There's an interesting report from the BBC Radio 4 called "Changing Charities". You can read the report's transcript here. It was about the debate that has created much controversy amongst charities for many years now: has the increasing levels of funding from Government represented a threat or an opportunity to charities.
"The voluntary sector receives well over Â£10 billion a year in income from the British state â€“ considerably more than comes from individual contributions. The state is now the biggest single source of revenue for the sector. Some charities â€“ and they are likely to be large rather than small onesâ€“ now depend on government contracts for almost all their income."
Alison Wolf the BBC reporter states:
"Charities may be renowned for doing things cheaply and economically - for tapping volunteer help, or paying low wages. But that is not why they exist: they were not created to be some sort of bargain basement for services. Isn't there a risk that government funding will corrode exactly those qualities which make them different, including something which has always been at the heart of British charities: - independence from the state, and the freedom to criticise government policy?"
Stephen Bubb, Chief Exec is optimistic on charities continuing independence:
BUBB: You need to reflect on the fact we have you know a democratically elected government and local authorities. We're discussing with them, we're involved with them in the development of policy. That is how it should be. The question is does that affect our ability to speak out, speak truth to power? Well the evidence so far is that we can. One good example: at Barnardo's where I think just under 60% of their income comes through contracts for some 110,000 children, the Head of Barnardo's has spoken out on a range of issues very strongly and taken a very strong line against government policy - for example on the treatment of migrant children.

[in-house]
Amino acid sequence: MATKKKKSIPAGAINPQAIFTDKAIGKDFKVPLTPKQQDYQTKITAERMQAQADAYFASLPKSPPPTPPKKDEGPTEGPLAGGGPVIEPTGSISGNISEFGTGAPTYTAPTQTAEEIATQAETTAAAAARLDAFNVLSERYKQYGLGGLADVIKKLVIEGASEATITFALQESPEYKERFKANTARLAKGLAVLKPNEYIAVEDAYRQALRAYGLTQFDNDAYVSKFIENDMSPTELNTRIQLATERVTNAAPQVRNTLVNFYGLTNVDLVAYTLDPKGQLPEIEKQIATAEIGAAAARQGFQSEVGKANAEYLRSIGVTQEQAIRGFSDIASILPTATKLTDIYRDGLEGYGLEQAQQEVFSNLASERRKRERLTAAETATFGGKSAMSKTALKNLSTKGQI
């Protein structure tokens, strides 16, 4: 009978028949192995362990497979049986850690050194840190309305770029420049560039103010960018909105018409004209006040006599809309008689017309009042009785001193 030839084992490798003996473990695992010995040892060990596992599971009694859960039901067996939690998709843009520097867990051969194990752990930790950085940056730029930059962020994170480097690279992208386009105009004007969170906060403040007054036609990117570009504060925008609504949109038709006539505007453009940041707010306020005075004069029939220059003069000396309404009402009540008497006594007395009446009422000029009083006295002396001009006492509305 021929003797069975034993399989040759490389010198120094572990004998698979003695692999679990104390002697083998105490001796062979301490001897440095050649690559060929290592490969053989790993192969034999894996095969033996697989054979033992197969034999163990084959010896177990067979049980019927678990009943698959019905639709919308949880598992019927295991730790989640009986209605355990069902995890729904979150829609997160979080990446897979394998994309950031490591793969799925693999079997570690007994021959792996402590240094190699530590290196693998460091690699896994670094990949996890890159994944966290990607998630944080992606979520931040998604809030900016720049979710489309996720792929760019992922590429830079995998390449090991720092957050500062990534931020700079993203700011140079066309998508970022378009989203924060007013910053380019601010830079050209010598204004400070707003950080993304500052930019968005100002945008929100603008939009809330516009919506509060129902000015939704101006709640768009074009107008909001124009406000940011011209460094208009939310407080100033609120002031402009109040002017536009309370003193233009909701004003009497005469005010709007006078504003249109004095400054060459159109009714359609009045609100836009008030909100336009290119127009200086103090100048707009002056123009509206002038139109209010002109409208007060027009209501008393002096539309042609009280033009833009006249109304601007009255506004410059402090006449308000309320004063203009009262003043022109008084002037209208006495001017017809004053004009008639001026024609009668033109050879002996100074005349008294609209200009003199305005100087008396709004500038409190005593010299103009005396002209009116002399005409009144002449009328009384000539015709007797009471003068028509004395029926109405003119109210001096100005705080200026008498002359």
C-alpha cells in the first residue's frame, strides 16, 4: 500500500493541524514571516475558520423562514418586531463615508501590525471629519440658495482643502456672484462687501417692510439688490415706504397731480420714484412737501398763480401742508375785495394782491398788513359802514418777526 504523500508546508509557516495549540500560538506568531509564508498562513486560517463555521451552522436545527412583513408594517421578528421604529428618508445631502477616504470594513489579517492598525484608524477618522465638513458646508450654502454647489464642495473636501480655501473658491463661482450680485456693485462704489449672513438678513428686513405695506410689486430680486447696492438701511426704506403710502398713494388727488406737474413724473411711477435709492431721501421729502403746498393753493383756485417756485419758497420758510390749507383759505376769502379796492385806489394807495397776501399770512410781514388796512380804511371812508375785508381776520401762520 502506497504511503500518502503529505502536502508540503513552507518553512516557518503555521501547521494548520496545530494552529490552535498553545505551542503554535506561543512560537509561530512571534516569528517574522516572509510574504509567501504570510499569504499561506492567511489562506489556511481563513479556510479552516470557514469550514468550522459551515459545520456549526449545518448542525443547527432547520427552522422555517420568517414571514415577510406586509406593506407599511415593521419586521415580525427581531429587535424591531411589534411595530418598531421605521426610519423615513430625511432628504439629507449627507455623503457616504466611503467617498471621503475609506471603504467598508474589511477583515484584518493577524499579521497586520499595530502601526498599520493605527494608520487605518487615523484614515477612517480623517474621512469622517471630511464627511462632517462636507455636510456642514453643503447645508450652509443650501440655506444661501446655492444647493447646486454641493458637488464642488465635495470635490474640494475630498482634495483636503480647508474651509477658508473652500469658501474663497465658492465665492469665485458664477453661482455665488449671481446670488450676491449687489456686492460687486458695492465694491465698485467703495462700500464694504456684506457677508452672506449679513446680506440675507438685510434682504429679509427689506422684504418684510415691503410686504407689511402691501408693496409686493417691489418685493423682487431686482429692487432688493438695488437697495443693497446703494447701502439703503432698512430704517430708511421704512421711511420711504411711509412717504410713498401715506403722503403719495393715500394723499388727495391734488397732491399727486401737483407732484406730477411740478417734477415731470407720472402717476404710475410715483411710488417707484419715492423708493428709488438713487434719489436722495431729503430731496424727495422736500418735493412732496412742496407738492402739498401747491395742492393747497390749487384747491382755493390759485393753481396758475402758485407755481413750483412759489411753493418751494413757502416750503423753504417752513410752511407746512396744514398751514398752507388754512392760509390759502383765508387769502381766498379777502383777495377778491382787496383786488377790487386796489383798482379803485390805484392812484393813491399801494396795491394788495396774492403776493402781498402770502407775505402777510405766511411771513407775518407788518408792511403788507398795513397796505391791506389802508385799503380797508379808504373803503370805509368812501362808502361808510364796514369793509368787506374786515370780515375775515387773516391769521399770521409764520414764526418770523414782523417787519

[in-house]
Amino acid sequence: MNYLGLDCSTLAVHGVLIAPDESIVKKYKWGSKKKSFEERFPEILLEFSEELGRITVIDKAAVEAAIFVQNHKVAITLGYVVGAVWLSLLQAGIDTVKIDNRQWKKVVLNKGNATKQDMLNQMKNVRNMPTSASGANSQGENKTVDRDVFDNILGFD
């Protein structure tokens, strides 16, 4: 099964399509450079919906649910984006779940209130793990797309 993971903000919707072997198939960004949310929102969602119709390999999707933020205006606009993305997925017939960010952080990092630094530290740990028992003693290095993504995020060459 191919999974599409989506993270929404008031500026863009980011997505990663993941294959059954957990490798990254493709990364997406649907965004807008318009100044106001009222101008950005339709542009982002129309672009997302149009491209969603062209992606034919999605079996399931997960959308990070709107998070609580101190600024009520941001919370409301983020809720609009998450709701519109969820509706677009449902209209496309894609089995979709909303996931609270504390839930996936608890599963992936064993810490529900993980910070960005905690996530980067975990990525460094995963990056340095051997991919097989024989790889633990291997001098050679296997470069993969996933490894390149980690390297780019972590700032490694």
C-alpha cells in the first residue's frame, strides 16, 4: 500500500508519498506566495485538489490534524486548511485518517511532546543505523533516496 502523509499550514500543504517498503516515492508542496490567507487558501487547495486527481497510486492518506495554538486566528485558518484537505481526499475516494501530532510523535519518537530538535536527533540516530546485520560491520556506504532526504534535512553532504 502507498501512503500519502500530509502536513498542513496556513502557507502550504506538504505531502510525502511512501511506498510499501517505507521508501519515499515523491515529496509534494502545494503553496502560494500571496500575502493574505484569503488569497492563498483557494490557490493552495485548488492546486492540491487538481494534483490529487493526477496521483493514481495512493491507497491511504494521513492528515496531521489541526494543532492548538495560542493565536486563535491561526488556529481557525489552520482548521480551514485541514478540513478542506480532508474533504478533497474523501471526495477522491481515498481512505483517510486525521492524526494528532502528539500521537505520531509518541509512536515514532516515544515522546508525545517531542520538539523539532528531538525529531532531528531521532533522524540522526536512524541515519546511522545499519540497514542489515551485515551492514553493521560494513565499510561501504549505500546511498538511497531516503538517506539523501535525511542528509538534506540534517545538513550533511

WOLF: Suppose you're not Barnardo's, suppose you're not a national name with all the safety that gives you. Do you think smaller charities can really tell it like it is?
BUBB: Well they do. I am upbeat on independence and the reason is that twenty years ago governments treated the sector with a lack of interest and almost contempt. Now you could not develop a policy in any key area without consulting with, asking our charities what their views are.
What do you reckon?